PGS Extend takes place over the summer break between lower and upper sixth, similar to the EPQ, but this in-house version allowing greater flexibility of approach - recent entrants included a presentation on the Tanzanian health care system, a composition based on musical styles from around the world, and the creation of an animatronic hand.

The school produces a rough guide to sensible subject combinations to help pupils take the right subjects for particular career paths, keen to help pupils consider not just which university to attend, but where they will be at 25.

Both pupils and parents commented on the calibre of teaching and commitment of staff: ‘I’ve experienced no better’, said one pupil who had arrived for sixth form; ‘It’s incredible how hard the teachers work’, said a parent; ‘the quality of teaching is amazing’. This is a school which invests in its staff, and has developed a bespoke leadership course with the university.

A wide range of subjects from ancient to modern: ‘we are committed to providing minority subjects’, and those who take Greek do extremely well; though there is appetite for even more, one pupil suggesting that the curriculum could benefit from the inclusion of Mandarin. RS here comes with a P - philosophy: ‘It really encourages kids to consider ethical conundrums of modern life’, said a parent. Maths and sciences are very popular, pupils relishing the smart new science labs. Pupils from year 9 upwards use mobile devices, which are particularly useful for collaborative work in lessons, and homework is often set in google classroom. Every break time there are clinics for the struggling, and pupils are comfortable emailing teachers if they need extra help.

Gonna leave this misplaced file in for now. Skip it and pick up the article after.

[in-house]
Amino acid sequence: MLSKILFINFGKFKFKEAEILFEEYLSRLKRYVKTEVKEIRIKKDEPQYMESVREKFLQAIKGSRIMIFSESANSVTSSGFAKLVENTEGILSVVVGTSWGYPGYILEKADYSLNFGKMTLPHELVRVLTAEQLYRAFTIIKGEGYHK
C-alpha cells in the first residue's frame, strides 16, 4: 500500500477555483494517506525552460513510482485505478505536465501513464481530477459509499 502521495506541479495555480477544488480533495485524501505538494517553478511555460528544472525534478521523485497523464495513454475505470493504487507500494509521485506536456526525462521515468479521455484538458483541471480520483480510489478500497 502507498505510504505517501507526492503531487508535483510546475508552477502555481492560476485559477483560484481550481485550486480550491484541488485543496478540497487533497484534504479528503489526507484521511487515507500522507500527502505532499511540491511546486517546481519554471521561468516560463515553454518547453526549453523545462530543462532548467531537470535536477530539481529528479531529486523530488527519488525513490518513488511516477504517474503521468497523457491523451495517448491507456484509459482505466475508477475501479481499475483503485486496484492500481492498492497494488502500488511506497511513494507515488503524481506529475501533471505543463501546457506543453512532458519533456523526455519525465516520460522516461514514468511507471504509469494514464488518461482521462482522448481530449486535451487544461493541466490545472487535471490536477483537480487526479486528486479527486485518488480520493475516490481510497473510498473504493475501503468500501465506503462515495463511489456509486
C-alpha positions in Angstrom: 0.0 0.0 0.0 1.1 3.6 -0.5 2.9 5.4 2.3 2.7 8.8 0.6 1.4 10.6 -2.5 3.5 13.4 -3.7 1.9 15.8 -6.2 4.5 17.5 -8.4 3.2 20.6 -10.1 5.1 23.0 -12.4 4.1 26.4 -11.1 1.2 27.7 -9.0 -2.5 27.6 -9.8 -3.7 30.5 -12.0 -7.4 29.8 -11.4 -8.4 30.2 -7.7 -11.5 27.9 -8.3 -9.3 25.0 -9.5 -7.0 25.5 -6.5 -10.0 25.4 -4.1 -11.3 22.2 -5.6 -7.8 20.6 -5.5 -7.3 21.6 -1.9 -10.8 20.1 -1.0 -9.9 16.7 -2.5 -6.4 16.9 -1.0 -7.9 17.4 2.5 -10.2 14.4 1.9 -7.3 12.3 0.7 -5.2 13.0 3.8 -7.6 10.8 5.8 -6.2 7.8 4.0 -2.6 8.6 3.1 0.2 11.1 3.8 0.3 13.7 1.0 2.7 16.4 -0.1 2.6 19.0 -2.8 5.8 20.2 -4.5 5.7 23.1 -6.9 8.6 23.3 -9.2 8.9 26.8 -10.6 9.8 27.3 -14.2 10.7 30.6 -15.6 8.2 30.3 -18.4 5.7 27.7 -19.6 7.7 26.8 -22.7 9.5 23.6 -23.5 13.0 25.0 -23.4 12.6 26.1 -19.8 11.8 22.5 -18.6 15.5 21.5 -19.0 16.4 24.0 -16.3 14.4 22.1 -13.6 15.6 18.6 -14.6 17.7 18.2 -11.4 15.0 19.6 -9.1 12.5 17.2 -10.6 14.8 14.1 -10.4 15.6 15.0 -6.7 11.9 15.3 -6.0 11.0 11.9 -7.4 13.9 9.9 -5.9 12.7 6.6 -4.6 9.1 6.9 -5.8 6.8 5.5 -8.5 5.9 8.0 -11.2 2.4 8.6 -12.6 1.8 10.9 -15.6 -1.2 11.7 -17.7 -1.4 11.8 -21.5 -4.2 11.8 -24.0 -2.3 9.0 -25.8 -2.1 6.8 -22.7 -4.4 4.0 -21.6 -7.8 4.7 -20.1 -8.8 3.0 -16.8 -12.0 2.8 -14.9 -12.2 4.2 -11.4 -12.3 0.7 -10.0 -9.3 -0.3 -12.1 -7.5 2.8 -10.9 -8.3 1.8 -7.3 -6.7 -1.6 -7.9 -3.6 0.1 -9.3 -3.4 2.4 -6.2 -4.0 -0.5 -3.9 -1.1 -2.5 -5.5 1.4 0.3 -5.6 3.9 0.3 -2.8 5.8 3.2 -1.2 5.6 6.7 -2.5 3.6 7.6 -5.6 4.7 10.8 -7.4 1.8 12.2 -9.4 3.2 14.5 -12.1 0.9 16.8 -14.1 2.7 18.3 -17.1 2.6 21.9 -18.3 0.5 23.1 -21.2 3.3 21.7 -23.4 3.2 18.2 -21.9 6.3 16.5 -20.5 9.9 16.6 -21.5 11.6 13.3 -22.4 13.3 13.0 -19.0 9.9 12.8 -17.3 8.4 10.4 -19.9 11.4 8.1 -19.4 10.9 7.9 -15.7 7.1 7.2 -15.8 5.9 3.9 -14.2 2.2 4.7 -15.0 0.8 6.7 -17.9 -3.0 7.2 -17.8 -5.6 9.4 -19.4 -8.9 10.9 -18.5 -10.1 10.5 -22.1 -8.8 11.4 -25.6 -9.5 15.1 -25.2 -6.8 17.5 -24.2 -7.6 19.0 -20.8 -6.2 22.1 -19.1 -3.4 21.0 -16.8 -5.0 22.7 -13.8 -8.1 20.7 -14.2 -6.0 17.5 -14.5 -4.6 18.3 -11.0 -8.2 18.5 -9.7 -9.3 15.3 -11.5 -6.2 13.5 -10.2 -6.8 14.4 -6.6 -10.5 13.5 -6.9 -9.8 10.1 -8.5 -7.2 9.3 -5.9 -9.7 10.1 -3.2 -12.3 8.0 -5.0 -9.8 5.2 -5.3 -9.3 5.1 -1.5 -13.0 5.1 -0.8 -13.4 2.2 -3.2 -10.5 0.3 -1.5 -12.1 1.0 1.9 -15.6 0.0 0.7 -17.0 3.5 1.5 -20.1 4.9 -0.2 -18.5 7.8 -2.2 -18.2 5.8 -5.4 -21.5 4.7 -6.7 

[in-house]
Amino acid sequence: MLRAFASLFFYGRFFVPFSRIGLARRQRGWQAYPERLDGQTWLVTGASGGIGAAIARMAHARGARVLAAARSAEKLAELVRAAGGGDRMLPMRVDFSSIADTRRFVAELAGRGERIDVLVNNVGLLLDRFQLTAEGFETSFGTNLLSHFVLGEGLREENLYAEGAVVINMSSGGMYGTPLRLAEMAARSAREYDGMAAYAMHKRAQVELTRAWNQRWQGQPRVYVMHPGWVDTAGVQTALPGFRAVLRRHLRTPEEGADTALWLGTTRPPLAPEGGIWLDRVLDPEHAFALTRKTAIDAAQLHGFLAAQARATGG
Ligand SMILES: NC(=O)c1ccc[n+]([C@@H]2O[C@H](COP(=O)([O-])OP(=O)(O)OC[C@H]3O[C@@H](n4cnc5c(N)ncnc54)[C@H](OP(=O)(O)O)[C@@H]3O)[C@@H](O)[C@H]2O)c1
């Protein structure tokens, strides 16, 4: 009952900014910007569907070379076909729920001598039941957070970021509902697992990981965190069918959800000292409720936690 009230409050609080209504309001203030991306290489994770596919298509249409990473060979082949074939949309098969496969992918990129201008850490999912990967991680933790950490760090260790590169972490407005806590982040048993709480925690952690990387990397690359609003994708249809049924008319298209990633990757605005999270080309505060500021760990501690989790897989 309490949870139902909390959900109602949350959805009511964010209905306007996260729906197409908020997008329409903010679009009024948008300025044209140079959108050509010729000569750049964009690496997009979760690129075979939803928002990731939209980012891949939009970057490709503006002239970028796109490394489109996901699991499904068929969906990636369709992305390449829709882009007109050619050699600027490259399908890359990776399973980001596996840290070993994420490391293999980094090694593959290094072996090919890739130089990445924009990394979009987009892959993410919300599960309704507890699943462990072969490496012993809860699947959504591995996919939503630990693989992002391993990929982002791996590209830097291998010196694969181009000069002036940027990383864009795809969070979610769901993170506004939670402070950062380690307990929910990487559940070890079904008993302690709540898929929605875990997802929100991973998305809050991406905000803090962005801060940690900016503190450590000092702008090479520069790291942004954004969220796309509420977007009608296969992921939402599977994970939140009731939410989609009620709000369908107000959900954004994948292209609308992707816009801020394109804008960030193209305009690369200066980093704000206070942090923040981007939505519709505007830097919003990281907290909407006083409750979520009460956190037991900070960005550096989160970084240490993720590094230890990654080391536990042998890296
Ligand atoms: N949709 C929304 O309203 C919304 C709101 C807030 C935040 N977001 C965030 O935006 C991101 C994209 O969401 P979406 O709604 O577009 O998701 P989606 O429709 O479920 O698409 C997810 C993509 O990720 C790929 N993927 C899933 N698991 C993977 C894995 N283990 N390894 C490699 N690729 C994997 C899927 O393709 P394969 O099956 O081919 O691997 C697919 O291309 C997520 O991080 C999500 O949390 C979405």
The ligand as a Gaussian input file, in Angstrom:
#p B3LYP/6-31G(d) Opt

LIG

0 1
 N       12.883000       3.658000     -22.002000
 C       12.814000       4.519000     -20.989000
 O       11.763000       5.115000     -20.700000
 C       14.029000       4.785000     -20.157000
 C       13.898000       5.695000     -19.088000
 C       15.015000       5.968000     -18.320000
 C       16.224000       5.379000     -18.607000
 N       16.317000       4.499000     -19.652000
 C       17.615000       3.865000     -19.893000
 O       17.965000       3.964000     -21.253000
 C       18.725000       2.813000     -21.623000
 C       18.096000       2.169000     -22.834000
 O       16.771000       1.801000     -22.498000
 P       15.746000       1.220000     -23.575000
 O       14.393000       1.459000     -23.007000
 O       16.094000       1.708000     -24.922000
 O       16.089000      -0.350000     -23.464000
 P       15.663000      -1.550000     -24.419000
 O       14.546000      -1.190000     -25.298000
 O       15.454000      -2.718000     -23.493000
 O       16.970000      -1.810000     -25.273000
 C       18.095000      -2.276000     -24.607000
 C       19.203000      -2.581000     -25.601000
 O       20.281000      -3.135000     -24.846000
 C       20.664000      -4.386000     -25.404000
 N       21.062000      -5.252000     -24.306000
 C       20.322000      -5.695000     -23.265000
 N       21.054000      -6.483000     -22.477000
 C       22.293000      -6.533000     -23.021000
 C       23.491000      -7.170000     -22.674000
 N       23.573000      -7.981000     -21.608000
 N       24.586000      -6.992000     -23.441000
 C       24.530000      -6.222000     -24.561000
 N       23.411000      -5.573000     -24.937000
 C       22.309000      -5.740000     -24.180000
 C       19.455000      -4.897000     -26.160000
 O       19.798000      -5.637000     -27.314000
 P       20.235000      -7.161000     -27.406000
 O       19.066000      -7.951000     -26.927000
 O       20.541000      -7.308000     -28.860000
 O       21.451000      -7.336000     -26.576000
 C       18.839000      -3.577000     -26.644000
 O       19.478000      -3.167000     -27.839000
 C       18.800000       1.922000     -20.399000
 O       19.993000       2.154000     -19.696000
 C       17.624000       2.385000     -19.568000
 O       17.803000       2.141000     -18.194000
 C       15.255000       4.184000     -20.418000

Lessons have recently got longer, and the six 50 minute lessons have apparently lead to a calmer pace of day, much praised by a sixth former - ‘It allows you time to get into a subject’.

Once a year the timetable is suspended for enrichment week, this year’s curriculum enhancing activities including a mini Apprentice style competition to market a new drink for year 9 money management pupils, and a year 8 trip to a theme park to design and programme a new ride, combining business, ICT and physics.

Years 7 and 8 have much less to worry about than their peers at prep school, who are busy preparing for the CE. The focus in middle school here is on learning how to be independent: working out strategies for learning, and taking responsibility for themselves, and a reasonable amount of communication home to parents. One parent commented that her year 7 son initially struggled to fit in rugby matches, rugby training and all his homework, but as year went on, he worked out better how to organise himself.

The SEN unit assists pupils with mild to moderate dyslexia, although it is possible they could meet the needs of a pupil with severe dyslexia. No extra charge for SEN help, including one-to-one. There has been a lot of work done to ensure access arrangements for exams meet individual requirements.

Games, options, the arts